Madison
47° F
Overcast
Overcast
Advertisement

Police become more aggressive with redaction

Published On: May 20 2013 05:21:22 PM CDT   Updated On: May 20 2013 05:24:08 PM CDT
MILWAUKEE -

More people who get arrested or crash their cars in Wisconsin are having a tougher time getting the full paperwork from police.

Departments across the state are increasingly blacking out names, addresses and other identifying information about people mentioned in their reports. It comes after a federal appeals court ruled last year that divulging the information violates the federal Driver's Privacy Protection Act. That law requires consent before agencies release a driver's personal information.

The decision has left Wisconsin police wary of lawsuits if they release identifying information in crash and incident reports, which often use identifying information gleaned from state vehicle records.

It's unclear how many departments have adopted such redaction policies, but Wisconsin Chiefs of Police Association President Steven Riffel says the number is rising every day.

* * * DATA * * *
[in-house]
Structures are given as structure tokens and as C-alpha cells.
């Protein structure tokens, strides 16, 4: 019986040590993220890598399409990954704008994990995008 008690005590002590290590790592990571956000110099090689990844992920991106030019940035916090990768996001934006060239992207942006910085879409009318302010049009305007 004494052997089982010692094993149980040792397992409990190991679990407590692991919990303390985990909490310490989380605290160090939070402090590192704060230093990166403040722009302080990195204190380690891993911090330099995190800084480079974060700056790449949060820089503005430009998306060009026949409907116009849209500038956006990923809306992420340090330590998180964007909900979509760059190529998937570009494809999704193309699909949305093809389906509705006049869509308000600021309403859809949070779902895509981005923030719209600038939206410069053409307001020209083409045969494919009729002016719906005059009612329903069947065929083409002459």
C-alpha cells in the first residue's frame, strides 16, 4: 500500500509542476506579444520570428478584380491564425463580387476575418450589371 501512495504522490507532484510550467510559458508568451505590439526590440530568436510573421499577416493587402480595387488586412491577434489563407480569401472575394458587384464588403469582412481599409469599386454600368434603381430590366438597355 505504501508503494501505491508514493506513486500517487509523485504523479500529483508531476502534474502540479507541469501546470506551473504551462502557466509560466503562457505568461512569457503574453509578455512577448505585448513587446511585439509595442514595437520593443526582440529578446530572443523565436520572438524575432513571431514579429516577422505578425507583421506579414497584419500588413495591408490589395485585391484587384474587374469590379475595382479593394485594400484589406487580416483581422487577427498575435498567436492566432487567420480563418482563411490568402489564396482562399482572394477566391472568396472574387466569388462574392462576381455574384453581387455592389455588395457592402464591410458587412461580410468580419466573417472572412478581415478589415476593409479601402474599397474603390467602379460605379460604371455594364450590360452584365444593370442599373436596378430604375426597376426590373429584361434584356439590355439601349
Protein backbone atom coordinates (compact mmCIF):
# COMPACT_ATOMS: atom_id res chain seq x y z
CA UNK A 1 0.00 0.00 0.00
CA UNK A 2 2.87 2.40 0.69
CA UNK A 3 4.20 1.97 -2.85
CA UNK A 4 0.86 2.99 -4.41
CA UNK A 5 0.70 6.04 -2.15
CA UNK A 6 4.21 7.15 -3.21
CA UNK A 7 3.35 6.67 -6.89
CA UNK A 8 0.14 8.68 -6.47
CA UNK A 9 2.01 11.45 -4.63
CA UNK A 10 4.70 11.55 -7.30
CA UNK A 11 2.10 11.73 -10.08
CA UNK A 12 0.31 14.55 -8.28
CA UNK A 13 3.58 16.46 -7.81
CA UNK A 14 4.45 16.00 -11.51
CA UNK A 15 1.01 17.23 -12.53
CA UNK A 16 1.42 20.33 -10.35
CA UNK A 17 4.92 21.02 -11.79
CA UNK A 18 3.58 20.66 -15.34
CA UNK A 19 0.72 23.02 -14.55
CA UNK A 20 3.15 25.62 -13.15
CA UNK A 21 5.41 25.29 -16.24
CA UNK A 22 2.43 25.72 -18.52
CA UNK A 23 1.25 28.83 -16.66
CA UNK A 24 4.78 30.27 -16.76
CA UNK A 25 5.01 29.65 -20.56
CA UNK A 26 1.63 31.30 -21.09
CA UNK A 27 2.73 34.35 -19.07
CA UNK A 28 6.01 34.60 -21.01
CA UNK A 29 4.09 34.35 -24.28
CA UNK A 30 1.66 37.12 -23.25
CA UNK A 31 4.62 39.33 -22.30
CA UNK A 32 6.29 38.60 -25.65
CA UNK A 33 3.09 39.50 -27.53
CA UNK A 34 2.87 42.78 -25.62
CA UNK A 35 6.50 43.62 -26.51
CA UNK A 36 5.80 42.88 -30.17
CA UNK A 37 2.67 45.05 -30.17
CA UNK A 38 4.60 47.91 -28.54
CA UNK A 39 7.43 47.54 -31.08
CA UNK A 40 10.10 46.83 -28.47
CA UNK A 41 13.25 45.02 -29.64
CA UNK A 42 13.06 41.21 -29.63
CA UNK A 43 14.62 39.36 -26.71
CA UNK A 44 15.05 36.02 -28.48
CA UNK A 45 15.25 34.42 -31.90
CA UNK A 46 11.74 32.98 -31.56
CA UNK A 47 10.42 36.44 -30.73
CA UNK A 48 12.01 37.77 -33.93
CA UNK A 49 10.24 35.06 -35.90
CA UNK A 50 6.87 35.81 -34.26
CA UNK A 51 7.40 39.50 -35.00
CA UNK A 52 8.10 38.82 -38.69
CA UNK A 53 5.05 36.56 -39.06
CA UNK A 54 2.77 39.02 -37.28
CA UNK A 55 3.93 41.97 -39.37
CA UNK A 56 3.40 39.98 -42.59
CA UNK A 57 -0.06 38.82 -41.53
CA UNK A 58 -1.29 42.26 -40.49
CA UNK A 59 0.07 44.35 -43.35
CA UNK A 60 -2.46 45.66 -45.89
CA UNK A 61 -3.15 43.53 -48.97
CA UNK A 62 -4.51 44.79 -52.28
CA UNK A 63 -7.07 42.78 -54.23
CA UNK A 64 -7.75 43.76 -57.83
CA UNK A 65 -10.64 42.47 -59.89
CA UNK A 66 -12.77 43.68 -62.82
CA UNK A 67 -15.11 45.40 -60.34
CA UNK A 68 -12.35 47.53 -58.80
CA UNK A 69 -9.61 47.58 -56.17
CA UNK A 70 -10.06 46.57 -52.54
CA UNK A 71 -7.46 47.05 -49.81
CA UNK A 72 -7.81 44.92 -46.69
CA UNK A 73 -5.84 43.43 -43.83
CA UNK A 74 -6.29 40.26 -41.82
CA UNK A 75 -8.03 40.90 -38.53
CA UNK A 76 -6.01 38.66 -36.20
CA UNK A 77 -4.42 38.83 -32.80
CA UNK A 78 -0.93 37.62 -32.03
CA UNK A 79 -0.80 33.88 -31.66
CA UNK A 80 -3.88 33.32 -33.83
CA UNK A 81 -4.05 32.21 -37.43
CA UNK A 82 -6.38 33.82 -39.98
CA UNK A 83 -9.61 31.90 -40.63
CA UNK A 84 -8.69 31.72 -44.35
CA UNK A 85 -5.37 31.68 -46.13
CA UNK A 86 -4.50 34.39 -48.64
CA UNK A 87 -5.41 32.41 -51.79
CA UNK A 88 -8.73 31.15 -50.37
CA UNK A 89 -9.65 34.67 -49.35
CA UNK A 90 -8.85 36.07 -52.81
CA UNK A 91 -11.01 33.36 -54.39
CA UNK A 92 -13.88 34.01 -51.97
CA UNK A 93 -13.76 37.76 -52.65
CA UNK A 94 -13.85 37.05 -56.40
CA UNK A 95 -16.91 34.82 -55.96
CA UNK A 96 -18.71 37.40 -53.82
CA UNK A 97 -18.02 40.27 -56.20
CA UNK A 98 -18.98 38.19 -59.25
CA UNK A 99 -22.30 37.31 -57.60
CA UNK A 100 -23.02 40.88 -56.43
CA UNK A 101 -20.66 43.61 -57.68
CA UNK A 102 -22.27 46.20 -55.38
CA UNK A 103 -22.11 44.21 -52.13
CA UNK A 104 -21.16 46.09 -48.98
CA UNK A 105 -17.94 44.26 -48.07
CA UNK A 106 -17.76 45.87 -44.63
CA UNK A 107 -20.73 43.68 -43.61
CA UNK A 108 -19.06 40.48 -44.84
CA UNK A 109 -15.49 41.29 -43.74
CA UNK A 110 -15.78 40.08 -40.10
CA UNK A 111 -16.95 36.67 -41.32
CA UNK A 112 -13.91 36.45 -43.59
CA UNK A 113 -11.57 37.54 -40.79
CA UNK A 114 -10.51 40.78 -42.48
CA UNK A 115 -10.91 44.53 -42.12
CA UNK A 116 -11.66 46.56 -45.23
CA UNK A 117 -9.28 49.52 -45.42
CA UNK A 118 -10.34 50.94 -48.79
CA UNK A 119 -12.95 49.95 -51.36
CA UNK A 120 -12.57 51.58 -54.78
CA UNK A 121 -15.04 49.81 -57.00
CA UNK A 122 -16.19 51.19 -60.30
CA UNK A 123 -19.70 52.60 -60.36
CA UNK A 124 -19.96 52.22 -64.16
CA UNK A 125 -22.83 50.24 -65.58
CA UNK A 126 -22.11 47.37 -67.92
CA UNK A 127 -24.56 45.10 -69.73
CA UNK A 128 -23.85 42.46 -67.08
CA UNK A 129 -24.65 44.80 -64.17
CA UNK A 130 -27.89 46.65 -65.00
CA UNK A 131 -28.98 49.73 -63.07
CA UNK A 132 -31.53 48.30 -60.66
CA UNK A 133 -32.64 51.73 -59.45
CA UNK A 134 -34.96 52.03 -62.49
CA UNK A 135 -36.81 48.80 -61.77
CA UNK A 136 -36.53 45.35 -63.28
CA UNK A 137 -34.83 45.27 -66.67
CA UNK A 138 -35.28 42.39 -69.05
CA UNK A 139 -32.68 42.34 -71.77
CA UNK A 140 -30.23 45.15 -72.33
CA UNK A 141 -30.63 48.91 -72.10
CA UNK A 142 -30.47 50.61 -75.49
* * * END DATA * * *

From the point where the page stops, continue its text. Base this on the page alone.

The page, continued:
Advertisement
  • Rick Blum

    PHOTOS: Shredfest 2016

    The free ShredFest event Saturday offers anyone with documents containing personal information to shred up to three bags. Destroying documents is one way to protect one's identity and thwart fraudsters.

    Two Madison locations from 8:30 a.m. to 11 a.m. Saturday:

    SVA Certified Public Accountants, 1221 John Q Hammons Dr.
    and Warner Park, 2930 N. Sherman Ave.

  • Kate Middleton, Prince William, wedding day

    CNN

    William and Kate celebrate 5th anniversary

    Prince William and Kate Middleton celebrated their fifth wedding anniversary on April 29. Here's a look back at the headlines from around the world when the royal couple announced the birth of Prince George, the heir to the throne.

Advertisement